The Welded-Tee connection is the most expensive to fabricate of all the connection types, they typically comprise of a flange and web-plate formed into a Tee, which is then welded to the top-flange and web of the supporting beam. The Tee may also be fabricated from a Tee-Cutting of a standard rolled section, usually matching that of the incoming beam. Flexibility is maintained by the end-plate or cleat of the incoming beam.
The web plate may be either Partial Depth or Full Depth. The full depth Tee may be formed by adding a flange plate to a pre-existing Web Stiffener.
Due to the eccentricity of the connection, it may be necessary to add a web stiffener to the beam to prevent buckling due to the increased moment.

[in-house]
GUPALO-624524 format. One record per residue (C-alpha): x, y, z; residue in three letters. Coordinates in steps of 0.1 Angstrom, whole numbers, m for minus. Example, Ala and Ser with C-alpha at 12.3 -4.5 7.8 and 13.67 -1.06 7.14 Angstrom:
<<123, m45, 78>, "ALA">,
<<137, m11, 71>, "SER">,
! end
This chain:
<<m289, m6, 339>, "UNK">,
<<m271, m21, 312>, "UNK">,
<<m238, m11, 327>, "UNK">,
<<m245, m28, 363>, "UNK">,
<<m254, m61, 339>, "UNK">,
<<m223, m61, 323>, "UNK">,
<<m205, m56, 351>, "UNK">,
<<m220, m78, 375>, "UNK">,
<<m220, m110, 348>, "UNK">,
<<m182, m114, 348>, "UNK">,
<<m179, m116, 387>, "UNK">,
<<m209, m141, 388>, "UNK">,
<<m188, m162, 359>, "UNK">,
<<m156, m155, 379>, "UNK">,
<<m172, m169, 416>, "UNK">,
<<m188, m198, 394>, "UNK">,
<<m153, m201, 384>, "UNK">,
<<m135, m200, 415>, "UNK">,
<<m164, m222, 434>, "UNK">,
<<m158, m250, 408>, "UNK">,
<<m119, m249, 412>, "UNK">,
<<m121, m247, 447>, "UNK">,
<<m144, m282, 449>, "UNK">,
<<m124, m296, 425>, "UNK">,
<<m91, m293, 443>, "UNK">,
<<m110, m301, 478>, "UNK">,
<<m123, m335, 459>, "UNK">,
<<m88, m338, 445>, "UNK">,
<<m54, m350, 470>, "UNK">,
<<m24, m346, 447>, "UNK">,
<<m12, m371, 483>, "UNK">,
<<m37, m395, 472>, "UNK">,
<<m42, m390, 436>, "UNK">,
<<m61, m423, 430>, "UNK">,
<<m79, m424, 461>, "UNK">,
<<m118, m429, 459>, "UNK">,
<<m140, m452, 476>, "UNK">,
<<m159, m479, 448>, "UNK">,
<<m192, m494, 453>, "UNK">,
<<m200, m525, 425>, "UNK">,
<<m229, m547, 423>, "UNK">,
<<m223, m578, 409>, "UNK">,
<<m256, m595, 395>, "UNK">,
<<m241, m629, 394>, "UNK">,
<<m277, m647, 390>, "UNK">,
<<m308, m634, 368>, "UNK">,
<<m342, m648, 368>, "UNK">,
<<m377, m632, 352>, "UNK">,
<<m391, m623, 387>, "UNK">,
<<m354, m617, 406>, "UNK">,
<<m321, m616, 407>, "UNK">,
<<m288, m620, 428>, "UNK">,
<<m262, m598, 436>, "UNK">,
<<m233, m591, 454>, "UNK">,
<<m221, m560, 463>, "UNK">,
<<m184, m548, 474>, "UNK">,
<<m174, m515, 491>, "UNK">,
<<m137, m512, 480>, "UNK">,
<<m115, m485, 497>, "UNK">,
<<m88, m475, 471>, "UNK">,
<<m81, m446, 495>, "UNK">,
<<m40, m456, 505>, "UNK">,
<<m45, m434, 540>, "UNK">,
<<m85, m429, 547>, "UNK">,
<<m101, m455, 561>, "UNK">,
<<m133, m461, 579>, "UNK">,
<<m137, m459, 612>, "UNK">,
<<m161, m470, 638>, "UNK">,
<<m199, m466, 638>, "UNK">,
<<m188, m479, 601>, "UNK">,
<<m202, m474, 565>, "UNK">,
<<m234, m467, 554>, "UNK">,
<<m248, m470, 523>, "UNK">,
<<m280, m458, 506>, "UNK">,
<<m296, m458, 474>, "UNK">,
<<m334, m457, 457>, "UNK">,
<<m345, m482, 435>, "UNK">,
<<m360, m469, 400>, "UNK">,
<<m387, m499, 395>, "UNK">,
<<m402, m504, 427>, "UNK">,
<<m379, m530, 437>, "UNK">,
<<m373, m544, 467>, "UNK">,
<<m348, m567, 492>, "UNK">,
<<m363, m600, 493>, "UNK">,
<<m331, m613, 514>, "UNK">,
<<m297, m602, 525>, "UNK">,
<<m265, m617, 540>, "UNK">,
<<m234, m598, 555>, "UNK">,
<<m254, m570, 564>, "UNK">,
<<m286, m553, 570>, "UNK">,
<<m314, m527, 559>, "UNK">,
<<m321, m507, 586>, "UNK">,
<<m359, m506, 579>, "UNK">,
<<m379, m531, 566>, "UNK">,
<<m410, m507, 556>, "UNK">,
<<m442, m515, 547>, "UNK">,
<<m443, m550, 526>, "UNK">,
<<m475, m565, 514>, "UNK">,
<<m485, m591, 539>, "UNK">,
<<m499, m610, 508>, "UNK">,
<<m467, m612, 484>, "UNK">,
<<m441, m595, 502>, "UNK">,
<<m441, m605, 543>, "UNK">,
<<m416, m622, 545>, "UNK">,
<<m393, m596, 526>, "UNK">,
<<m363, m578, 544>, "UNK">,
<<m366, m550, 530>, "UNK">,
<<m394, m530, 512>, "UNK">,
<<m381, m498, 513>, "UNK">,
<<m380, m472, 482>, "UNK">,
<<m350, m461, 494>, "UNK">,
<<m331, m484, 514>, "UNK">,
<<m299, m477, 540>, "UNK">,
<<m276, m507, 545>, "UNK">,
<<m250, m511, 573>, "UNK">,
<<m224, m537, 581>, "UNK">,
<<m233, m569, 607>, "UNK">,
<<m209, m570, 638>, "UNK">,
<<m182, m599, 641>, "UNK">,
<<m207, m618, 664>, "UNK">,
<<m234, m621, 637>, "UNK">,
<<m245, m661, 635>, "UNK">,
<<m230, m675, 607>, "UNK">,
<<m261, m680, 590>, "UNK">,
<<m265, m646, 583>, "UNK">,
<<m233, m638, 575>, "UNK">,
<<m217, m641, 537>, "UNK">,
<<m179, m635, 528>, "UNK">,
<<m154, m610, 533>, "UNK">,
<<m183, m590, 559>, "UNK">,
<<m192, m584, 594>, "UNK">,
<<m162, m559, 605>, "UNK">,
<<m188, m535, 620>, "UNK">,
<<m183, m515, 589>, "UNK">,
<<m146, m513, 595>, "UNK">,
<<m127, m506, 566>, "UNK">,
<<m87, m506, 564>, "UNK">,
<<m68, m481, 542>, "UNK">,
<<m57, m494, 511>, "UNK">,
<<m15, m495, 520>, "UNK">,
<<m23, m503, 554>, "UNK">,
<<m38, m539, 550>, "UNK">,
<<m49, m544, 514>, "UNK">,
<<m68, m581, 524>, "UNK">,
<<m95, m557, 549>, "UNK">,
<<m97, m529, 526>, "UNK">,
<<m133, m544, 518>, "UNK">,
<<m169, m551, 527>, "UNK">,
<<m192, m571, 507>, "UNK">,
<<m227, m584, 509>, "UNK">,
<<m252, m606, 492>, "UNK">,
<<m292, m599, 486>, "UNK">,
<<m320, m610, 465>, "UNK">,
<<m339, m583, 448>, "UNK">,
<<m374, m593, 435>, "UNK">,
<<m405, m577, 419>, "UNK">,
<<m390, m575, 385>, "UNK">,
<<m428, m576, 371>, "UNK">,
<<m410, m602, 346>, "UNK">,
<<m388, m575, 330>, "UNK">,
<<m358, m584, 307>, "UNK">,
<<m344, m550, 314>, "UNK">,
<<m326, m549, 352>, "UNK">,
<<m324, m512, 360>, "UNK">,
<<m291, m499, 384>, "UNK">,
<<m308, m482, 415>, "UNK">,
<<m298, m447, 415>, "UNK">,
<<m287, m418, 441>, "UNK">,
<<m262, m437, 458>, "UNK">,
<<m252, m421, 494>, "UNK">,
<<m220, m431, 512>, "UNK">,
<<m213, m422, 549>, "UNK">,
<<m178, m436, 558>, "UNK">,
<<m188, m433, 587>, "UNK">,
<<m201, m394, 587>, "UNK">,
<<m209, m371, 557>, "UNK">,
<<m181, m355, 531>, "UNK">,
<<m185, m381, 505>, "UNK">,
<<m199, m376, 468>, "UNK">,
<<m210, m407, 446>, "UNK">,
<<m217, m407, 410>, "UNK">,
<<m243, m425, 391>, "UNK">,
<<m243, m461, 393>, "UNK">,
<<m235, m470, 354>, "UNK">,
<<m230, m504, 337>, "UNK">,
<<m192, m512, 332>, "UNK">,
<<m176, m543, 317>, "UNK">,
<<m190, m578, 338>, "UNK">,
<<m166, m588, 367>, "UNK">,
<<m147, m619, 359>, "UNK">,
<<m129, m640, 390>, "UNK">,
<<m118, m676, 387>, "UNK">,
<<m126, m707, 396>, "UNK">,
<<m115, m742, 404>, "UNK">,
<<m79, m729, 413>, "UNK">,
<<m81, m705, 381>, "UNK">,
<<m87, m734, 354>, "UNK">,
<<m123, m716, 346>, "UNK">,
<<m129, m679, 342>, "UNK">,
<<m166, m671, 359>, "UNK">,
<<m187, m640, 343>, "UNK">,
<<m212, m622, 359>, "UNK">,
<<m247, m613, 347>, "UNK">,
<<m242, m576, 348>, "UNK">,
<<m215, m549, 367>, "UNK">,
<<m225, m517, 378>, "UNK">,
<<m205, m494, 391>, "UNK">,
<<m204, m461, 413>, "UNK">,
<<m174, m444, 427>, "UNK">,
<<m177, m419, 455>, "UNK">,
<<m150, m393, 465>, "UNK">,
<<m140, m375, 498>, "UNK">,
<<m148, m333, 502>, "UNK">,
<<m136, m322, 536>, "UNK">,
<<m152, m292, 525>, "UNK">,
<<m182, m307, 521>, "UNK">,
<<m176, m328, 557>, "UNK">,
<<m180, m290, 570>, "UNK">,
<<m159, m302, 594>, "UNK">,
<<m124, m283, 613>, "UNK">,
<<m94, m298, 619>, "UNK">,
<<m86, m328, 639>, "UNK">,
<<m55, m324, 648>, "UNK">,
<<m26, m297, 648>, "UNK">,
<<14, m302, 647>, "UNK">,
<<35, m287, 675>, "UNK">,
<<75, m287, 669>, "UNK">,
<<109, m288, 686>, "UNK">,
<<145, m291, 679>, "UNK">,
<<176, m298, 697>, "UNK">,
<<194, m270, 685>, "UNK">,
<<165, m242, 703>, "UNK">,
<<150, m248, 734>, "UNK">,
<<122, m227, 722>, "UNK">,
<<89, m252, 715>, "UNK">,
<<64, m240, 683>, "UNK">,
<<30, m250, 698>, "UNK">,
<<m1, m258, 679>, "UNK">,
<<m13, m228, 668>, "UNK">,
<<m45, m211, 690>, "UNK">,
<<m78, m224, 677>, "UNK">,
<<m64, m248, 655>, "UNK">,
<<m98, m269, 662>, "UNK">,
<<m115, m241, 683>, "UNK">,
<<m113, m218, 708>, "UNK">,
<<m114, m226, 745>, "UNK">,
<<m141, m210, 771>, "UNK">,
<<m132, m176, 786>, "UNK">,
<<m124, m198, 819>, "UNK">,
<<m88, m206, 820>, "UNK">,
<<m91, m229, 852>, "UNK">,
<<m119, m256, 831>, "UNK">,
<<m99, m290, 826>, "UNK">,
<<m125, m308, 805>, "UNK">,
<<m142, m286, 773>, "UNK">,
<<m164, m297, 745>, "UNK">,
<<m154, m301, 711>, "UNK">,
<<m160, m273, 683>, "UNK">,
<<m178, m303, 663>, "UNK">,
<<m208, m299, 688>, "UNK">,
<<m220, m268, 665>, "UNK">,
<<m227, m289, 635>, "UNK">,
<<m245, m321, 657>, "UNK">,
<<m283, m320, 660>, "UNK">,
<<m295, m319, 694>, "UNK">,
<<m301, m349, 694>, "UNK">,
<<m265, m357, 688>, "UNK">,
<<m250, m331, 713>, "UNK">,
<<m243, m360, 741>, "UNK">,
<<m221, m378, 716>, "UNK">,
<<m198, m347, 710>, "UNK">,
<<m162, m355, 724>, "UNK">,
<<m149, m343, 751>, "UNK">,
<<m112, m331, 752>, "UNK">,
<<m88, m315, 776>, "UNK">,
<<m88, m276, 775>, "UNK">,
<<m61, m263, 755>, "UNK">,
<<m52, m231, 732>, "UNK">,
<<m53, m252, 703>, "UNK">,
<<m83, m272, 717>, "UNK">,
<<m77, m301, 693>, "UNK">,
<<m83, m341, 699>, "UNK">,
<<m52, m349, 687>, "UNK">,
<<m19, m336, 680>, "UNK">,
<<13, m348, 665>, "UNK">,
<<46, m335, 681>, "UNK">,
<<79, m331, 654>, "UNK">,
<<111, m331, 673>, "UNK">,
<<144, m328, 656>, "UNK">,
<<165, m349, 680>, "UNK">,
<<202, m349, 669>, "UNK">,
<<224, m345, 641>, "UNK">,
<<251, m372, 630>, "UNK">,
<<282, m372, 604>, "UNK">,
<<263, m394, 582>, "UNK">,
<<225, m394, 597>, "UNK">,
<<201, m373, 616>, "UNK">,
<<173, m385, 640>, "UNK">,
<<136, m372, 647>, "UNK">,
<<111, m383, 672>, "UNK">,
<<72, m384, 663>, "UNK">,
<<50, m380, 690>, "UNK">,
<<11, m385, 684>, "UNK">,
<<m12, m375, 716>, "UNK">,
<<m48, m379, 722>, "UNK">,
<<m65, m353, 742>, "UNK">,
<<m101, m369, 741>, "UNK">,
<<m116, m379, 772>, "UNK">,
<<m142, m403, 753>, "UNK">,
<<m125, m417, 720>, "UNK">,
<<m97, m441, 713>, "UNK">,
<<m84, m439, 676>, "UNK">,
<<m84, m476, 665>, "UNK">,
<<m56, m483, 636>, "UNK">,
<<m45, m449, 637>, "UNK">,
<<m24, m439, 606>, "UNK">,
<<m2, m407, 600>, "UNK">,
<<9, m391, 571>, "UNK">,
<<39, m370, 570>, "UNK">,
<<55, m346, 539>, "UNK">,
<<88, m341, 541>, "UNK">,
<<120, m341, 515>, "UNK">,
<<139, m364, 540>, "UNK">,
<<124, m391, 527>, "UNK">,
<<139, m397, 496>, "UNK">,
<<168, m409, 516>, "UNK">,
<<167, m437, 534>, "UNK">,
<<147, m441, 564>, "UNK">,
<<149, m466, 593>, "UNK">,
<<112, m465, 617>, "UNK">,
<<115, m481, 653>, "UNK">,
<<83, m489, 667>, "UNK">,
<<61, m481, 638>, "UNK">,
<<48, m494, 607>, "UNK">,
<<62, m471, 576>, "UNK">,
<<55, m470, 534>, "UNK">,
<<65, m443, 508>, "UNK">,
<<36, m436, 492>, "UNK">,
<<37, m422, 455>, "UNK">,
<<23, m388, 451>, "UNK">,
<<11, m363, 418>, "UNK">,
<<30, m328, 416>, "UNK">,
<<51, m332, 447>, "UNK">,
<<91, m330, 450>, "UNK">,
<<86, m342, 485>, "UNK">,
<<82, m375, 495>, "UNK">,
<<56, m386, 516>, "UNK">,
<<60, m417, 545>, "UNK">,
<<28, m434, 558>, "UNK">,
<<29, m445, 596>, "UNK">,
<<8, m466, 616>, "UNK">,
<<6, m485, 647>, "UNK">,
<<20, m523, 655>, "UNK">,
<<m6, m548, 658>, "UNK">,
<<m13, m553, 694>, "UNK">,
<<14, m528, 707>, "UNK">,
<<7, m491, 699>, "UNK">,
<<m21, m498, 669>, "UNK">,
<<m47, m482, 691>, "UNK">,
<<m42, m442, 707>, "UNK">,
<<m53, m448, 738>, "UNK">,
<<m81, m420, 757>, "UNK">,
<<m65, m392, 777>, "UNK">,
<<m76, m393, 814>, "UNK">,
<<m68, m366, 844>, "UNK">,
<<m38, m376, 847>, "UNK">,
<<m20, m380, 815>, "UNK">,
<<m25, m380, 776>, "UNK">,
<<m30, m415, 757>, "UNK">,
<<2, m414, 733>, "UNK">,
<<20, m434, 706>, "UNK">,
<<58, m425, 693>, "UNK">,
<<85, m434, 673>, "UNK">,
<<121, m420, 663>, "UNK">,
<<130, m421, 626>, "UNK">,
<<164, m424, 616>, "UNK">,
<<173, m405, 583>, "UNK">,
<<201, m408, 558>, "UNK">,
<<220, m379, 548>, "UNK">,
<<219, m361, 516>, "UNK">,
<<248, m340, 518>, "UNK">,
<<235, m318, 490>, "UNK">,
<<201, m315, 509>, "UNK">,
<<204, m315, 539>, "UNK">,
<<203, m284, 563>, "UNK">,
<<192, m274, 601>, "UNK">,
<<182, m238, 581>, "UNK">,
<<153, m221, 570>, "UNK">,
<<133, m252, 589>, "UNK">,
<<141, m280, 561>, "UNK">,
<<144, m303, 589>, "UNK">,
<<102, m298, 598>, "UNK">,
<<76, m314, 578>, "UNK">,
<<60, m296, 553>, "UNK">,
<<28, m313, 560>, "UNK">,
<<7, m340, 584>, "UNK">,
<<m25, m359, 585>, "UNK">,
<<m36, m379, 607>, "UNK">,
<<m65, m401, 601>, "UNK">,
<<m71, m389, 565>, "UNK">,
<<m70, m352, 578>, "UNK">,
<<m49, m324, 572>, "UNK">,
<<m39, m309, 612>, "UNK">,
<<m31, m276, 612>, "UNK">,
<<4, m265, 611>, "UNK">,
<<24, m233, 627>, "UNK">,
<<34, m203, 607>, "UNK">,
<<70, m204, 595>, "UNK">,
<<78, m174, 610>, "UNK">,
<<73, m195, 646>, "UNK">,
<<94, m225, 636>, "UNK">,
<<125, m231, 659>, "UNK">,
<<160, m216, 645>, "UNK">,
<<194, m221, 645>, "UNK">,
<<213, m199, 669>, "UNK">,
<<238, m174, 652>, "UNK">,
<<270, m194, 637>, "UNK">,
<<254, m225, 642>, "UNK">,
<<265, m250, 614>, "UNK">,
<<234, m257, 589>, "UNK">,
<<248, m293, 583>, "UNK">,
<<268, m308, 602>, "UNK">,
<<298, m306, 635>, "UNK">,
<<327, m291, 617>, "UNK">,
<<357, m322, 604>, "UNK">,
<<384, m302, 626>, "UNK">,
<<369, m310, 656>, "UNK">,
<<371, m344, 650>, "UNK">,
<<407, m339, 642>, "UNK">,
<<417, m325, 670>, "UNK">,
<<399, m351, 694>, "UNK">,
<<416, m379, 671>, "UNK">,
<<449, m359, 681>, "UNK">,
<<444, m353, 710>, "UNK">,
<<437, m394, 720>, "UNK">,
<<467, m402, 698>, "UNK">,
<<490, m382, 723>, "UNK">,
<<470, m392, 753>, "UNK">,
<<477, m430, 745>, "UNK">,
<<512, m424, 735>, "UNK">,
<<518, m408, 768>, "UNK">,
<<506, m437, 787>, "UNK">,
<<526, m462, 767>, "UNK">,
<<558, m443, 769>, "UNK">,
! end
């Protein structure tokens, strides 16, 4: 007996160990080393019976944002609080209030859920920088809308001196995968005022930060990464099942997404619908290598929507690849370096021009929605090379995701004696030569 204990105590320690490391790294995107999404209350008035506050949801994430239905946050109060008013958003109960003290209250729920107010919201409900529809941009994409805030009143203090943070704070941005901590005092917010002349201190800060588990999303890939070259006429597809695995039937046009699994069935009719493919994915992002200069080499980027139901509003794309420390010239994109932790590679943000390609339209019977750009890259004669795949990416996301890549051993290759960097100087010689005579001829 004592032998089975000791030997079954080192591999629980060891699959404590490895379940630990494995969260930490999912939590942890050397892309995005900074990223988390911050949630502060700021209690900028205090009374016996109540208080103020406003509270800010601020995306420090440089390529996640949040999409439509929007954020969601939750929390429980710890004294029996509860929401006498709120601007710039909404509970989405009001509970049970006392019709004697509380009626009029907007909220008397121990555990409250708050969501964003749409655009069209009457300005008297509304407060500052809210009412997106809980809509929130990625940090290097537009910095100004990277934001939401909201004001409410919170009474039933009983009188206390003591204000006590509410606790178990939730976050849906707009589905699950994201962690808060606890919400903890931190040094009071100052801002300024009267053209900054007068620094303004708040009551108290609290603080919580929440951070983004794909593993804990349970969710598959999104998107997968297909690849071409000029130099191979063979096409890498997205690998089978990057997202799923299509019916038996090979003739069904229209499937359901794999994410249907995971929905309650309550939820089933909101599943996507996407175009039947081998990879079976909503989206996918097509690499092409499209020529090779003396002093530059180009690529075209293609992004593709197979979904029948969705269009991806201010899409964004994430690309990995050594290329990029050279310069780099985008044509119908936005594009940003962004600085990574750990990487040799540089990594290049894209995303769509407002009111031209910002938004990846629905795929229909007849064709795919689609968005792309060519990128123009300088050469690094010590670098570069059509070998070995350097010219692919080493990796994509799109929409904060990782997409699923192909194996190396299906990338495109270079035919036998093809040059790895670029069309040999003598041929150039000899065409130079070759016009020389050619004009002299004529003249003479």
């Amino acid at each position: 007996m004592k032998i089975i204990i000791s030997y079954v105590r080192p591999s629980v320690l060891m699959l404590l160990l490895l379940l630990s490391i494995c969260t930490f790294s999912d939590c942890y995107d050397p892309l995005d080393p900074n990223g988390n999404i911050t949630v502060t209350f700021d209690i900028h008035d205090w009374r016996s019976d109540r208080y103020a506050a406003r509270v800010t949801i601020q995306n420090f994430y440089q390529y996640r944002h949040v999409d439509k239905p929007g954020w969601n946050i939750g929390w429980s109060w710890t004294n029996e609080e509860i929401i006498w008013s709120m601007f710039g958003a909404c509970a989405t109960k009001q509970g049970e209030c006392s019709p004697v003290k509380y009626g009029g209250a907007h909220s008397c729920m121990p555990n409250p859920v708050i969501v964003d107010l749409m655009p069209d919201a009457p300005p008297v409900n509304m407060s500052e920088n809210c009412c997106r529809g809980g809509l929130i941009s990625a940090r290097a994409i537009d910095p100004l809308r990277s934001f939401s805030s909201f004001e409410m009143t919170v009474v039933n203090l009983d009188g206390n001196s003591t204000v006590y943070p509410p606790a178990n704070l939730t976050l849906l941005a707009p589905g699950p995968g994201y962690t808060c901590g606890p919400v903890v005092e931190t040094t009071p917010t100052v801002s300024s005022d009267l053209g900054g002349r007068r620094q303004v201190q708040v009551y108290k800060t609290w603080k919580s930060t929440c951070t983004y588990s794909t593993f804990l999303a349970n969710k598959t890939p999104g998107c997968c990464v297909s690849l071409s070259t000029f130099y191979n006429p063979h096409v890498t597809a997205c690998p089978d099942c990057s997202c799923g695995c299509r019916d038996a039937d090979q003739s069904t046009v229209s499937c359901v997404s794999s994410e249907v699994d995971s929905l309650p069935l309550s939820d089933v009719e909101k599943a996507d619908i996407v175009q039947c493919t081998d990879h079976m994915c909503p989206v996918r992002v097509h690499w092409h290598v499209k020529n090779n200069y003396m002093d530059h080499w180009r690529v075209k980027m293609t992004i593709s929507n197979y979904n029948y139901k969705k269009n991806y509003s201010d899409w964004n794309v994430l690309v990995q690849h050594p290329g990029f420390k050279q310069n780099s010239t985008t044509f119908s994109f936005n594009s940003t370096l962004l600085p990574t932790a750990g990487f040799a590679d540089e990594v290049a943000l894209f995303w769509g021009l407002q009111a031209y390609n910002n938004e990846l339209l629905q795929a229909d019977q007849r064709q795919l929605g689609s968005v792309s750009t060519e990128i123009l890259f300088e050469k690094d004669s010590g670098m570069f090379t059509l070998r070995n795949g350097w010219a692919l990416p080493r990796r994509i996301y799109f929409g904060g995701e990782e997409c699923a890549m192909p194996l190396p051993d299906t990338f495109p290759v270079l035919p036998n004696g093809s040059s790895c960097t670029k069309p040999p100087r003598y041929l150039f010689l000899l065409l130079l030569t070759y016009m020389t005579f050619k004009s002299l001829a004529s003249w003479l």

Tee connections are useful when adjacent beams connect to a common supporting beam with both having different bolt patterns. The Tee effectively separates the two enabling standard connections to be employed on both sides.
The alternative would be to design a special connection (usually at the smaller beam) to avoid any difficulties that may arise from Shared Bolts.
Another variation of the Tee Connection is the Welded tab - this may also be used when the bolt pattern of the incoming beam differs from the adjacent beam - it's also commonly used to fix handrail.
This is a simple and relatively low-cost solution to avoid the pitfalls of Shared Bolts